In fact, drugs can provide for a range of needs by humans, which explains the appeal. But substances eventually cause the abuser to face the negative elements associated with the needs, but to a heightened effect.
One Final Element for a Broad Understanding of this New Way of Looking at Human Behavior is Needed: Values
We all develop values, beliefs based on ideas we believe will allow us to best meet our needs. Some examples of values include:
- It’s a dog eat dog world
- Honesty is the best policy
- Stealing is ok
- Killing is wrong
- Killing is part of life
- Life is cheap
- The earth is round
- The earth is flat
- People are dishonest
- People are stupid
- People are sheep
- Politicians are dishonest
- Government is necessary
- The government is not to be trusted
- Drugs are bad
- Drugs are fun
- Sex is good
- Sex is only for procreation
- Sex is disgusting
- Pick something…
In other words, there are as many values as there are people in the world, more even. Values shape our world, our lives, and our choices. If we are hungry, our choice of how to obtain food, regardless of whether we have the money to make a purchase, will be shaped by our values. If we believe that stealing is ok when we are hungry, we will have no difficulty stealing food whether we can afford to buy it or not. Conversely, if we believe that stealing is always wrong, no matter how hungry we get, we are not likely to steal food.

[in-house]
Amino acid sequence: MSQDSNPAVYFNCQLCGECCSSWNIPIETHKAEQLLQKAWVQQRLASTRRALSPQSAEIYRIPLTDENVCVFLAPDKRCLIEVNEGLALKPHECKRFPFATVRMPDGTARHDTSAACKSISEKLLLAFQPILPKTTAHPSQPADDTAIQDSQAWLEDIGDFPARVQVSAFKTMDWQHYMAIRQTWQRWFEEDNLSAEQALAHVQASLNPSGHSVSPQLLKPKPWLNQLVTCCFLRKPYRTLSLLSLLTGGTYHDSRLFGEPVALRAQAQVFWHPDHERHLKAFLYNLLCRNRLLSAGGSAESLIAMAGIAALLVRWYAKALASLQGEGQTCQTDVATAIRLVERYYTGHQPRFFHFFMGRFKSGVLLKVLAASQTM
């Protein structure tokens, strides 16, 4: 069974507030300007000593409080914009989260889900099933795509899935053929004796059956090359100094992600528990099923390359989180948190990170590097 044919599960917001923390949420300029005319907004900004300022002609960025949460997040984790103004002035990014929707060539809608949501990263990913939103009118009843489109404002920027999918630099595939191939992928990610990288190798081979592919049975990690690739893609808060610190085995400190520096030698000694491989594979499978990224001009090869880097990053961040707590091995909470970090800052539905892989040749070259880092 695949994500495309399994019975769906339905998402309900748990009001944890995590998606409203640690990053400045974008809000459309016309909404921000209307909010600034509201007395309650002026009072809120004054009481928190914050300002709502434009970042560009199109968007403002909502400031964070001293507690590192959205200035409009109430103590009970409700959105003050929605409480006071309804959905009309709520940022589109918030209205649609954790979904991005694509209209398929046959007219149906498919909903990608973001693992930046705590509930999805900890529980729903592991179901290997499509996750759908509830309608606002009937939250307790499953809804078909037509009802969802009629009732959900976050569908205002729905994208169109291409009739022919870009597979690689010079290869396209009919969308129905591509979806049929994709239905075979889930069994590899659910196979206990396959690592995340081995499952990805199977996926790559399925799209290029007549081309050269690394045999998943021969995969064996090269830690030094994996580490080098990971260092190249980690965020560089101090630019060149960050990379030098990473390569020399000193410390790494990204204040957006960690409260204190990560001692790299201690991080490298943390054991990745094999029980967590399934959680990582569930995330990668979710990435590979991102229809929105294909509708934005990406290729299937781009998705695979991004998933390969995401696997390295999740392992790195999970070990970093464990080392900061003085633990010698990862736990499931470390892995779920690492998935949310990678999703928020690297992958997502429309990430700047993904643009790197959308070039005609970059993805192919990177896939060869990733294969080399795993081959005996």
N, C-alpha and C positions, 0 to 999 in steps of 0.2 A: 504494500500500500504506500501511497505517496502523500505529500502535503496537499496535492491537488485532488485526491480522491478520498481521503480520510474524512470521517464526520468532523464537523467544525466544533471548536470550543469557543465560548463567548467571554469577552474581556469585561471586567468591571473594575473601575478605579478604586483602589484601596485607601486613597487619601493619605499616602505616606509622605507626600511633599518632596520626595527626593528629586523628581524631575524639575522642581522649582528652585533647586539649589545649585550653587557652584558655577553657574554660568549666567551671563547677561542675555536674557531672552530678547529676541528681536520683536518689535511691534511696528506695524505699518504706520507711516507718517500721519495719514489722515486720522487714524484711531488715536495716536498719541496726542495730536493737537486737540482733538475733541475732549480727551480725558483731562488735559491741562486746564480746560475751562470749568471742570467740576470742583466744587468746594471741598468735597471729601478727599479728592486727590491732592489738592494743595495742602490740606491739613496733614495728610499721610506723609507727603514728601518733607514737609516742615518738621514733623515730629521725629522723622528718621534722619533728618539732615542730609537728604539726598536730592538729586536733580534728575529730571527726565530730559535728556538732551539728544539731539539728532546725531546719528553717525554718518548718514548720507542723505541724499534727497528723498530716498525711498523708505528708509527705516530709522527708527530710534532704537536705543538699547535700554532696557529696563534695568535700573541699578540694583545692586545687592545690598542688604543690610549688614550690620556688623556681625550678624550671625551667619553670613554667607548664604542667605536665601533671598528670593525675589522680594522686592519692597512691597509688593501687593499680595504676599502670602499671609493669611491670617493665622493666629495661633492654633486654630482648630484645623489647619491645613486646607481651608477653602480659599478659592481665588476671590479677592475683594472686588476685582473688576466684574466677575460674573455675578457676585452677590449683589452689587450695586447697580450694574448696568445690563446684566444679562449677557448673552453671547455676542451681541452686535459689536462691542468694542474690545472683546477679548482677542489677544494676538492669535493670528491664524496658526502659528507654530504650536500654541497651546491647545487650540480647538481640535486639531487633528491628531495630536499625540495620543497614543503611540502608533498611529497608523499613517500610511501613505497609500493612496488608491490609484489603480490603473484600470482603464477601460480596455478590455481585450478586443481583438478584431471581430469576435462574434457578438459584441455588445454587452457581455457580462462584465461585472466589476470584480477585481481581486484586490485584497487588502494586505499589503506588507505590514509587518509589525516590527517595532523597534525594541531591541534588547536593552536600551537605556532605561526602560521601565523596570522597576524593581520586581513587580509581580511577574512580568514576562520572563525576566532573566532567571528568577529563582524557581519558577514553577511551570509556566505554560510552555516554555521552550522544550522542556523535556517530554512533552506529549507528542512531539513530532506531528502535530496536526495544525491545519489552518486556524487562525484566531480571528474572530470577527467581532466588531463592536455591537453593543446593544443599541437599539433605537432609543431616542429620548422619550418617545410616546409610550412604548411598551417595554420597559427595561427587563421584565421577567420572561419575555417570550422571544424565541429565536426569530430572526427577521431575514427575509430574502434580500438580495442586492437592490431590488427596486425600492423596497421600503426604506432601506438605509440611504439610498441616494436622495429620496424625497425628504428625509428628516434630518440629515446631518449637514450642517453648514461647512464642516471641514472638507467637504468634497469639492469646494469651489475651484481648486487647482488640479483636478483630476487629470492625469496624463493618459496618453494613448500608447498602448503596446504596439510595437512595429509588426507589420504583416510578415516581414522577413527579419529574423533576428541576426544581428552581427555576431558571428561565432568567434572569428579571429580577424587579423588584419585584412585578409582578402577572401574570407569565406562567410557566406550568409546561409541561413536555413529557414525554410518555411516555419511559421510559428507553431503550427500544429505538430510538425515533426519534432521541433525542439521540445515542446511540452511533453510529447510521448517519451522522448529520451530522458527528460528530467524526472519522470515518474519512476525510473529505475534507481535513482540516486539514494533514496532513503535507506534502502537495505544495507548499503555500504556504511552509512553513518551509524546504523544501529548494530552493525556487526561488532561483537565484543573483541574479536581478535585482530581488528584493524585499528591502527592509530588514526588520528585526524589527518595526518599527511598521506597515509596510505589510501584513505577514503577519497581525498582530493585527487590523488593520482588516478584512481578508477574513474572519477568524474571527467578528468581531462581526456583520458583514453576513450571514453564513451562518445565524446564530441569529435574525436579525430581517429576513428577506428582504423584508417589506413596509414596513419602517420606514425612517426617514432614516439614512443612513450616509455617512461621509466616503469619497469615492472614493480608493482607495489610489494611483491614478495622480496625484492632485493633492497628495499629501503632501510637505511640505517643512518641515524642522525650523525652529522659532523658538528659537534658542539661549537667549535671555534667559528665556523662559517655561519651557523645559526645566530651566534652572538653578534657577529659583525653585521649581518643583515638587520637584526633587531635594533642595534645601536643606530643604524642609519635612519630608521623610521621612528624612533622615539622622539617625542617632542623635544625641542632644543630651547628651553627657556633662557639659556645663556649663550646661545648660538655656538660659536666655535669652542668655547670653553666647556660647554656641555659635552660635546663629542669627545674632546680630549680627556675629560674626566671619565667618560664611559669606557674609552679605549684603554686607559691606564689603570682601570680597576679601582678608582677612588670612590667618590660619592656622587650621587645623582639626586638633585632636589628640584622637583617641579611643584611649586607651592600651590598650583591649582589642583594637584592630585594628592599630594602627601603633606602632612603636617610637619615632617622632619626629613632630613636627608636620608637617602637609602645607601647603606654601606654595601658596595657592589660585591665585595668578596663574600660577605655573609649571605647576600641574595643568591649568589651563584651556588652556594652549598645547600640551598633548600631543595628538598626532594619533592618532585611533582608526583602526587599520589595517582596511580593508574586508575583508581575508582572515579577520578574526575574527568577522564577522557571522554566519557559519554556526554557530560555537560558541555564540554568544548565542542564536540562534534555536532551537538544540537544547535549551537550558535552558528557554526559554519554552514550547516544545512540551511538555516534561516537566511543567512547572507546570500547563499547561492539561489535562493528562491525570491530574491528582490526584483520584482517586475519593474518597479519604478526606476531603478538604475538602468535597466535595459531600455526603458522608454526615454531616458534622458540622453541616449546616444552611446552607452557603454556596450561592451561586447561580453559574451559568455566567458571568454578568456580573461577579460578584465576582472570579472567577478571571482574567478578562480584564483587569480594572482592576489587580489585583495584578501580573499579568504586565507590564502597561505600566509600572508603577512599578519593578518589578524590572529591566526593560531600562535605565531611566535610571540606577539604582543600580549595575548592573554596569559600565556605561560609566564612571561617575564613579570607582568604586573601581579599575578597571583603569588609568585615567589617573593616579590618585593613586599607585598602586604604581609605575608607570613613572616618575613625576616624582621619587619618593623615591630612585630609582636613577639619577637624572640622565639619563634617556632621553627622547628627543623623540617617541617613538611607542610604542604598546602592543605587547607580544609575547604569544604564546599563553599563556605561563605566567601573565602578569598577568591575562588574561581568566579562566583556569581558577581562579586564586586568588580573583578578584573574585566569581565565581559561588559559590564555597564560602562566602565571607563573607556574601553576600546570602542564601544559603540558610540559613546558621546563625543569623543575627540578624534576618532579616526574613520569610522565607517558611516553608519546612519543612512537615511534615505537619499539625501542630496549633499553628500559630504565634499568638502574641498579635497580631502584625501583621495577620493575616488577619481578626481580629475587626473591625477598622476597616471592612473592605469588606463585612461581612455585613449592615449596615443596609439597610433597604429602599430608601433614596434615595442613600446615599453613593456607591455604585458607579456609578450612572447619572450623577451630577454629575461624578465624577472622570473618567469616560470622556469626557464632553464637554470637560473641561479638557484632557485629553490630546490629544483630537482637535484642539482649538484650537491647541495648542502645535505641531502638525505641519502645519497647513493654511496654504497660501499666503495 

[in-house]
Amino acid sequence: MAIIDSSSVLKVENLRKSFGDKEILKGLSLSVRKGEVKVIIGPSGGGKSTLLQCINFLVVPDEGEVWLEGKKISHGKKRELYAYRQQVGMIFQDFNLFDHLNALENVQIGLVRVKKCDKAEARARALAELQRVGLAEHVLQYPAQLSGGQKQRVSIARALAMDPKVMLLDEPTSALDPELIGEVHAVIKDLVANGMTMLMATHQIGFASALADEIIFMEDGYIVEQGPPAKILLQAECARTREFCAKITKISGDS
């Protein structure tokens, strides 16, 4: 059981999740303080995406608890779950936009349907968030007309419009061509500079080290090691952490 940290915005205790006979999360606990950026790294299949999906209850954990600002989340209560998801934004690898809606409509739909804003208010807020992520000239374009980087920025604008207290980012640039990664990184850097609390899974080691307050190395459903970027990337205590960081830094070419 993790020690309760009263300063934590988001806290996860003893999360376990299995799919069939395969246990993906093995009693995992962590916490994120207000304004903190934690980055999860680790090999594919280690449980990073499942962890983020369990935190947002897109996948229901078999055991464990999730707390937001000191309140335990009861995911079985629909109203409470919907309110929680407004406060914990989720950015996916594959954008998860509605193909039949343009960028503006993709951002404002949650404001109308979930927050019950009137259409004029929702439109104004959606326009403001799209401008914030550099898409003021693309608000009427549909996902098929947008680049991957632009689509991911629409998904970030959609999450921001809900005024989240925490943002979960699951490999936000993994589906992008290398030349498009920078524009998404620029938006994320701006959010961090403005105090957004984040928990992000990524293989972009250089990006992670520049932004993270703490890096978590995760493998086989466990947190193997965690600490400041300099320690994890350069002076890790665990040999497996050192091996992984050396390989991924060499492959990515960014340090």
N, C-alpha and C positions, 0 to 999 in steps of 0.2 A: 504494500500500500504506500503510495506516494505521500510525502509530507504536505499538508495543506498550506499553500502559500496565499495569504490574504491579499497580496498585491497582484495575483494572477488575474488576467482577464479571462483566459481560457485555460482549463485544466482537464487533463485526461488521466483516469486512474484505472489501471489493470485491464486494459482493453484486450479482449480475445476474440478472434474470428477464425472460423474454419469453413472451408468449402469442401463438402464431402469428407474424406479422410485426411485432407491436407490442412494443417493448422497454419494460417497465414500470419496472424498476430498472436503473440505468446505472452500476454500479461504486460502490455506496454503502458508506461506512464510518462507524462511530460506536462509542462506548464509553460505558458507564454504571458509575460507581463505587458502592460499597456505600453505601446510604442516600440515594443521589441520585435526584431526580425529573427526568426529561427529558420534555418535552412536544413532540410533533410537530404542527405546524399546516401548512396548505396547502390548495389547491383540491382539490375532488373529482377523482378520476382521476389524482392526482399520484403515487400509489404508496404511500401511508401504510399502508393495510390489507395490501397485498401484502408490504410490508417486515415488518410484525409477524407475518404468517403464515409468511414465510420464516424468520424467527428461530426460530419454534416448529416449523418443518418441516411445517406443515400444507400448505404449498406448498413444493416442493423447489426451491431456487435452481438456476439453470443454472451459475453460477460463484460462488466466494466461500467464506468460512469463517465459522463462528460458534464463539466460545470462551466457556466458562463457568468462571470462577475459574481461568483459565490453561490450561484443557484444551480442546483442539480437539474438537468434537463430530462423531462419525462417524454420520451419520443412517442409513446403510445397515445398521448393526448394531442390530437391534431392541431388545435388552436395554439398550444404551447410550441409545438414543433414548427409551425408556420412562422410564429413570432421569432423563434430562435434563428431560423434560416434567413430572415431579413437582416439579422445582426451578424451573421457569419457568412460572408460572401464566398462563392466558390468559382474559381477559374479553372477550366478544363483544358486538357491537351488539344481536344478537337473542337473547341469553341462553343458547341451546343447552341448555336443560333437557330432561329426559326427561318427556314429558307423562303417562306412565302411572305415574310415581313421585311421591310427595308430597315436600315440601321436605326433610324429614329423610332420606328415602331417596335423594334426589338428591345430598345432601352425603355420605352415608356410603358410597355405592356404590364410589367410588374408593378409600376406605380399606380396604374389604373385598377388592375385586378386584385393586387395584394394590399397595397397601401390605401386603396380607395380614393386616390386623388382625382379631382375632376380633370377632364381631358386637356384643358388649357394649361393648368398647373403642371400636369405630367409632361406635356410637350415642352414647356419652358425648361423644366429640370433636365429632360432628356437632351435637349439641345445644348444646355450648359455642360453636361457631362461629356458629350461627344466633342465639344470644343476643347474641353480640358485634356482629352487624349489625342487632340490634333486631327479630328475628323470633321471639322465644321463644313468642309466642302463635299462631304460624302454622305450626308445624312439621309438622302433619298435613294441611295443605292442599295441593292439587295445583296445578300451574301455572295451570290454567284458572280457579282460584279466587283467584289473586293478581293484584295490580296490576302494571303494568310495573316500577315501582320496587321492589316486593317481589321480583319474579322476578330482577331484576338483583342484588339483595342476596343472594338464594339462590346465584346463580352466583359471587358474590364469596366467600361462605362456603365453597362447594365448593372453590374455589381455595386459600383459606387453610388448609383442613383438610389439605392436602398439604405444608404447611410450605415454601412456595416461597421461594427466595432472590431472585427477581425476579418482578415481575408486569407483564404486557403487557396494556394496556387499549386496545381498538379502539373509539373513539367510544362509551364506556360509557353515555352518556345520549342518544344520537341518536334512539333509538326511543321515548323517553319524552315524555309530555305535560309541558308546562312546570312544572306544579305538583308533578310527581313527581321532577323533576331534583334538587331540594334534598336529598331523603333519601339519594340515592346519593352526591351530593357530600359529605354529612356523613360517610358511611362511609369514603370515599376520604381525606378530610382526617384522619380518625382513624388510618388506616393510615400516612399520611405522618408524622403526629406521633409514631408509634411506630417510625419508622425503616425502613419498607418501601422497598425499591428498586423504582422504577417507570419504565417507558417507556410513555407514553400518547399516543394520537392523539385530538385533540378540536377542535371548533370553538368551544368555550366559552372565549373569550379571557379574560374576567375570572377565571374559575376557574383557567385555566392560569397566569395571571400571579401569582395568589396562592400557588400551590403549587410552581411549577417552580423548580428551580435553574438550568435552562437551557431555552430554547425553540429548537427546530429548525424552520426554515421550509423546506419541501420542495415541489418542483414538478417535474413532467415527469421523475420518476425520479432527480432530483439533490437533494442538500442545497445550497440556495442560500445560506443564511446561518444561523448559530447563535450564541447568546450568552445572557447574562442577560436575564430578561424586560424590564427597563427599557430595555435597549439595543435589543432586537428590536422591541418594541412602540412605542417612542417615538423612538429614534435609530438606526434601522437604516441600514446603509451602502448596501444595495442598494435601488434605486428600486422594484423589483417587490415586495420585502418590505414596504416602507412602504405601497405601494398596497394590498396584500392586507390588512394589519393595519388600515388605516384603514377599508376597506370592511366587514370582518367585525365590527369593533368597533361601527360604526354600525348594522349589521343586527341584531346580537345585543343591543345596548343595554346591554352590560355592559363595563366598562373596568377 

Contrary values account as well for the many conflicts we see taking place in politics, relationships, and criminal justice. Some people believe that responses to crime should be harsh while others believe a more compassionate approach is needed. In all instances, personal values will shape the direction of the laws related to any element of criminal and social justice.
Six Values Systems Shape Human Behavior
As will be explored more fully in later pages, there are six methods humans use to determine their values. These are:
|Value System||How Developed||Examples|
|Collective||Develop according to Emotional ties to Family, Co-workers, Clubs, Gangs, and other Groups.||Listening to what Nationalities, Religions, Social Clubs, Gangs, Organized Crime Families, Police Fraternities, Political Factions, Bowling Leagues, Board Members, Elite Business Clubs, Exclusive Memberships, etc. have to say regarding beliefs.|
|Authoritative||Develop according to the tenets Of a particular Authority, such as A Minister, Guru, or other Expert.||Following the beliefs of Religious Figures, Politicians, Noted Scientists, Authors, Celebrities, Famous Psychologists, etc.|
|Scientific||Develop according to personal Scientific examination & testing.||Testing colors using a prism, Observing an experiment, participating in a study, dropping an apple, etc.|
|Logical||Develop according to personal Reasoning and logical thought.||Philosophers & Individuals who use logical arguments to decide facts/beliefs.|
|Sense Experience||Develop according to that which Is personally experienced through The five senses: Sight, Sound, Smell, Touch, and Taste.||Experience is said to be the greatest teacher. Those who use what they experience to decide values/beliefs fit into this category.|
This overview should help as readers continue to explore this new way of looking at criminal behavior. You may wish to bookmark this page for easy reference as you read the pages to come.
Continue Reading 2. Understanding the Role of Motive in Human (and Criminal) Behavior